had 24 pairs of chromosomes as a Texan biologist, Theophilus Painter, had miscounted them under a telescope. No one had bothered to recount the number and this simple mistake had spread this false knowledge mostly through books. Today we know that human beings in fact have 23 pairs of chromosomes and not 24.

  2. Examine the Claim That It Is Possible to Attain Knowledge Despite Problems of Bias ...

    For example examining rocks, you can still tell from comparison with other rocks how they are related in terms of timing. Without problems of bias and selection, the natural sciences would probably evolve at a slower rate than with problems of bias and selection.

  1. Extended Essay. How do social class and gender affect the pursuit of happiness ...

    Bronte, 24) Before Heathcliff arrived on the manor, she served only Catherine and her brothers. In this time, she grew very close to Catherine. When she seen the relationship between this wild orphan boy change Catherine is, she becomes weary of him and starts to develop a strong displeasure for the boy.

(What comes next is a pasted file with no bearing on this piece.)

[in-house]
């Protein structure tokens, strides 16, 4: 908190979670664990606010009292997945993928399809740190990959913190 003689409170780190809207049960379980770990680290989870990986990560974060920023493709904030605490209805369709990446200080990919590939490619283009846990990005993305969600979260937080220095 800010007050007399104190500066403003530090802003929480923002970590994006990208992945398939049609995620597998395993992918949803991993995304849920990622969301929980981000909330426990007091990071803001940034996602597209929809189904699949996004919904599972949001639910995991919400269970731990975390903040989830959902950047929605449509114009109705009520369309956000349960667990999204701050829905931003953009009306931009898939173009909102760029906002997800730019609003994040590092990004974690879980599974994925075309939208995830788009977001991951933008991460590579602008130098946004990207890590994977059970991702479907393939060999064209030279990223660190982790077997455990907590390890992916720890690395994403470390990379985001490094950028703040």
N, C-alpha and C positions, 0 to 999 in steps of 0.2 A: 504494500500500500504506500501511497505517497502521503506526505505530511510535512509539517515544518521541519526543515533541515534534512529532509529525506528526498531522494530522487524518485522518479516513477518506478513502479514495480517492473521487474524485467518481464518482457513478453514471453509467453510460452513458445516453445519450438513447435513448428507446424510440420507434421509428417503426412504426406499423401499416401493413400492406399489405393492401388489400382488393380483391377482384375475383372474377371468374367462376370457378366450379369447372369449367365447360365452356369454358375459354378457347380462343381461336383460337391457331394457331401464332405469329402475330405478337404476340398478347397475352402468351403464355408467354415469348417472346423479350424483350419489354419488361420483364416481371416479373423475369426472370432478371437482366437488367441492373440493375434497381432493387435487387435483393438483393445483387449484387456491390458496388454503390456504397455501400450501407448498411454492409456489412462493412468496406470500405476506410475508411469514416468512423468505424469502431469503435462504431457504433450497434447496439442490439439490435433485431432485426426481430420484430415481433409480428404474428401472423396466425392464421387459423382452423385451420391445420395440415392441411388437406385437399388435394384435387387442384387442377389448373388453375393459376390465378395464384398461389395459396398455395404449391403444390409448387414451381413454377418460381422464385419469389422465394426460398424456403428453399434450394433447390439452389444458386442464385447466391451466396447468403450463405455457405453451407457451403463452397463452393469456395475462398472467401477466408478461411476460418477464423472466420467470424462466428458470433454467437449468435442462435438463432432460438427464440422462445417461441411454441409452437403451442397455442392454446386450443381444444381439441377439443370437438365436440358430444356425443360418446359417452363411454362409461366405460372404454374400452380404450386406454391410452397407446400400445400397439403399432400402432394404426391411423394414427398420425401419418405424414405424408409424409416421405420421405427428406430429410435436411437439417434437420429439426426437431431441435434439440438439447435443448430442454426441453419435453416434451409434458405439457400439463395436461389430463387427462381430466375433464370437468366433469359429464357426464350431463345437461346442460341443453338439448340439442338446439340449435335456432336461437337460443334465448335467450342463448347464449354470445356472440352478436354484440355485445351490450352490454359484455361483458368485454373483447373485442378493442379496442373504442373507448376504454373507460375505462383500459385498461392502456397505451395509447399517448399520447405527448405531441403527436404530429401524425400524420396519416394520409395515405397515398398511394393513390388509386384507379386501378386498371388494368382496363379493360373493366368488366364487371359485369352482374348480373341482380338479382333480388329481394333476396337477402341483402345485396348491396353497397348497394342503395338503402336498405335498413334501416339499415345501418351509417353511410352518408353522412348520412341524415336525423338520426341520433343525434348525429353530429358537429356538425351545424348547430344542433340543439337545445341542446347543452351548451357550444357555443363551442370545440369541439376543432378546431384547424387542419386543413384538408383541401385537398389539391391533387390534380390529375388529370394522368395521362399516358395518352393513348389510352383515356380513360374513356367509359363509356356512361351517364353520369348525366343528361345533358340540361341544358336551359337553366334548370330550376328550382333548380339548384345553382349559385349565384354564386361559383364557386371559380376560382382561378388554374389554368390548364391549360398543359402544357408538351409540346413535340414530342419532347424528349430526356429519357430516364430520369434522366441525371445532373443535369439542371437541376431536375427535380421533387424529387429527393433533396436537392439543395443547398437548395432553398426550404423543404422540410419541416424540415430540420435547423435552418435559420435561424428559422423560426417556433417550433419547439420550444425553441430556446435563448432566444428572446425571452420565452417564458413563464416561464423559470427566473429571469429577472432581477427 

2. Scholarship should be awarded based on social economic status and not on academic achievement. ...

    This leaves government to really think about investing and sponsoring a student. They need to consider about their benefit, for example, the student that they are sponsoring, what contributions would they give back to the country.

  • Over 160,000 pieces
    of student written work
  • Annotated by
    experienced teachers
  • Ideas and feedback to
    improve your own work